35 The harlot is symbolic of the high priest, the temple and also of the city of Jerusalem. Much of the imagery can also be found in Jer 3:1-3 where the Lord condemns Jerusalem or Judah for her unfaithfulness. Remember that God’s covenant people, Israel, were considered His wife. When they turn to pagan religions He describes them in these terms: “‘If a husband divorces his wife and she goes from him and belongs to another man, will he still return to her? Will not that land be completely polluted? But you are a harlot with many lovers; yet you turn to Me,’ declares the LORD. ‘Lift up your eyes to the bare heights and see; where have you not been violated? By the roads you have sat for them like an Arab in the desert, and you have polluted a land with your harlotry and with your wickedness. Therefore the showers have been withheld, and there has been no spring rain. Yet you had a harlot’s forehead; you refused to be ashamed’” (see also Jer 3:6-10).
36 See also Jer 7:6; 19:4; 22:3; Ezek 7:23; 11:6; Acts 7:51-53; 1 Thes 2:14-15.
37 I do acknowledge that John would have been astonished if “the great city” was referring to a future rebuilt Babylon. However, this view is unacceptable because it is clear from the OT that Babylon will not be rebuilt (Jer 50:11-17, 28-29, 33-34; 51:10-11, 24, 35-36, 49, 56).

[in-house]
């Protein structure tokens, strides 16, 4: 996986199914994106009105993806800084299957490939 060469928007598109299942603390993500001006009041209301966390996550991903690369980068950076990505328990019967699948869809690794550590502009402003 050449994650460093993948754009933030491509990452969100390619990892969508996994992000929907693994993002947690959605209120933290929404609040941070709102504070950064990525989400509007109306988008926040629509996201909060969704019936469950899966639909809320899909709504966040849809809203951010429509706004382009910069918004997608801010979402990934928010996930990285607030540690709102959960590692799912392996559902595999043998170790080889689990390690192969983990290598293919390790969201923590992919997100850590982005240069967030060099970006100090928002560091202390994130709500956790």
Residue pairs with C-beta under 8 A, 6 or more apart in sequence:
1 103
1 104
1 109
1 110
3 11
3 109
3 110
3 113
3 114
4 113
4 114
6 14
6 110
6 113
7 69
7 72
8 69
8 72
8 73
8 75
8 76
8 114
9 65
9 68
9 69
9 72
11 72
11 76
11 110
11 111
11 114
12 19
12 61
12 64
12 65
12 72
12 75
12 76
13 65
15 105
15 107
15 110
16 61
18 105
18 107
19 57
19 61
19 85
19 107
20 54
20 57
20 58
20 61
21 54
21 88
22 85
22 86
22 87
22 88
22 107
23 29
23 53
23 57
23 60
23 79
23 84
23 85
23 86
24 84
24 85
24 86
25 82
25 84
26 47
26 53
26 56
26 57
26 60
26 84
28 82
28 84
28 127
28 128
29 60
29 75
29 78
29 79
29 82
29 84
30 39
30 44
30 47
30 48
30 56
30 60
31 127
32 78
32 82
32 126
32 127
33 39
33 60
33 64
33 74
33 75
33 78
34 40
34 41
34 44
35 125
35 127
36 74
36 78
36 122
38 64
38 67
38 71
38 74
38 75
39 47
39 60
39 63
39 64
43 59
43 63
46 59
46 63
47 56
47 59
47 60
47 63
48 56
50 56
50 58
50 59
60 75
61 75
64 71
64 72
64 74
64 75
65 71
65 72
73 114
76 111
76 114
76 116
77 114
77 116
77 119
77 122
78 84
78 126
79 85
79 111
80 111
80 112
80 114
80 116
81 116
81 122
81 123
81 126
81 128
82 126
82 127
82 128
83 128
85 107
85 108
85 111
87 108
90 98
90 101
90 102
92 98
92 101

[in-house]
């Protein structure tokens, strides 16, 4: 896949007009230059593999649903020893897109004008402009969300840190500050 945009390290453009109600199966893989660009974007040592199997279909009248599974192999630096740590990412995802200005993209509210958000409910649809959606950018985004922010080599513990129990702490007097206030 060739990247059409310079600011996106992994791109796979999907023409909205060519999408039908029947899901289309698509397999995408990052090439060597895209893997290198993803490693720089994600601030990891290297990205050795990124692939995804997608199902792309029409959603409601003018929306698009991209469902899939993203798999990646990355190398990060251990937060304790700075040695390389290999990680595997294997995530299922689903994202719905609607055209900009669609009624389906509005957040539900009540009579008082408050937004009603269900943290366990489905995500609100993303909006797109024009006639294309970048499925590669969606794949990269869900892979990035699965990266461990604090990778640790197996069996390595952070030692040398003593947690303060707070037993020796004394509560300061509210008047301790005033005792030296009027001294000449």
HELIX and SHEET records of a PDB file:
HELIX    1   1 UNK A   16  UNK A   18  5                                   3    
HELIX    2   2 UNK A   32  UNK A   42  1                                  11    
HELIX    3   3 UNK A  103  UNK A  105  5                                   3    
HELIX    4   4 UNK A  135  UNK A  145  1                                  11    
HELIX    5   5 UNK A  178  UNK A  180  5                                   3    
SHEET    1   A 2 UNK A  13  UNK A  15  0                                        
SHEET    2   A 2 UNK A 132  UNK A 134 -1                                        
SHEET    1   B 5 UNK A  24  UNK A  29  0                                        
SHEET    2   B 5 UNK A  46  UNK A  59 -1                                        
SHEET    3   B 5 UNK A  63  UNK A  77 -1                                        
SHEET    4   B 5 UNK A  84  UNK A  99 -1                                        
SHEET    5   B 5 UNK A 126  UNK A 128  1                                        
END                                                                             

38 I will be the first to acknowledge that every view has inherent weaknesses. My goal is to adopt the view that has the least amount of problems.
39 One of the hurdles in adopting the Jerusalem position is Rev 18:21: “Then a strong angel took up a stone like a great millstone and threw it into the sea, saying, ‘So will Babylon, the great city, be thrown down with violence, and will not be found any longer.’” Zech 14:1-8 (esp. 14:4) reveals that there is going to be an earthquake, which will radically transform the landscape/terrain of the Mount of Olives and Jerusalem area. This could be the destruction of the “old Jerusalem” in preparation for the new. In that sense, we would expect something to become of the old, to make way for the new.
40 We must not overlook that Israel’s time of “ruling over the kings of the earth” (17:18) is still future. Students of prophecy who looked for the literal fulfillment of God’s promises to Israel believed that Israel would once again be a nation and dwell in the Promised Land. This was a prophetic necessity that in 1948 became a historical fact. If biblical prophecy says that Israel will assume a place of power among the nations, we can be assured it will be so. The fact that Israel is the geographical center of the earth, and that the Middle East is laden with natural resources (not the least of which is oil), makes such prominence very believable.